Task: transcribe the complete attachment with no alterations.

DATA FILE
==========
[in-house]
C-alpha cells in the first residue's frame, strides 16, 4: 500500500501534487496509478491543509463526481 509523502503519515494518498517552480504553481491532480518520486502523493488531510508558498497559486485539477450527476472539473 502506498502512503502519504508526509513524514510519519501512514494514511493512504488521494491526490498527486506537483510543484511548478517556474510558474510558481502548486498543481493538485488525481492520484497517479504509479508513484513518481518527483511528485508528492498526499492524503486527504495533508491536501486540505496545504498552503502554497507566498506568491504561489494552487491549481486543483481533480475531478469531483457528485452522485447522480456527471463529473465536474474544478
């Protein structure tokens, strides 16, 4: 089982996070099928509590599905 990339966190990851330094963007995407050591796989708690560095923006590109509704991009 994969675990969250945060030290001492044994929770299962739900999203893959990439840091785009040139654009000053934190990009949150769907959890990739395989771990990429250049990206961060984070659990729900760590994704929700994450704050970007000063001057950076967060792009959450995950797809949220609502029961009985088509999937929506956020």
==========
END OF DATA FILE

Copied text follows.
[in-house]
C-alpha cells in the first residue's frame, strides 16, 4: 500500500501534487496509478491543509463526481 509523502503519515494518498517552480504553481491532480518520486502523493488531510508558498497559486485539477450527476472539473 502506498502512503502519504508526509513524514510519519501512514494514511493512504488521494491526490498527486506537483510543484511548478517556474510558474510558481502548486498543481493538485488525481492520484497517479504509479508513484513518481518527483511528485508528492498526499492524503486527504495533508491536501486540505496545504498552503502554497507566498506568491504561489494552487491549481486543483481533480475531478469531483457528485452522485447522480456527471463529473465536474474544478
């Protein structure tokens, strides 16, 4: 089982996070099928509590599905 990339966190990851330094963007995407050591796989708690560095923006590109509704991009 994969675990969250945060030290001492044994929770299962739900999203893959990439840091785009040139654009000053934190990009949150769907959890990739395989771990990429250049990206961060984070659990729900760590994704929700994450704050970007000063001057950076967060792009959450995950797809949220609502029961009985088509999937929506956020």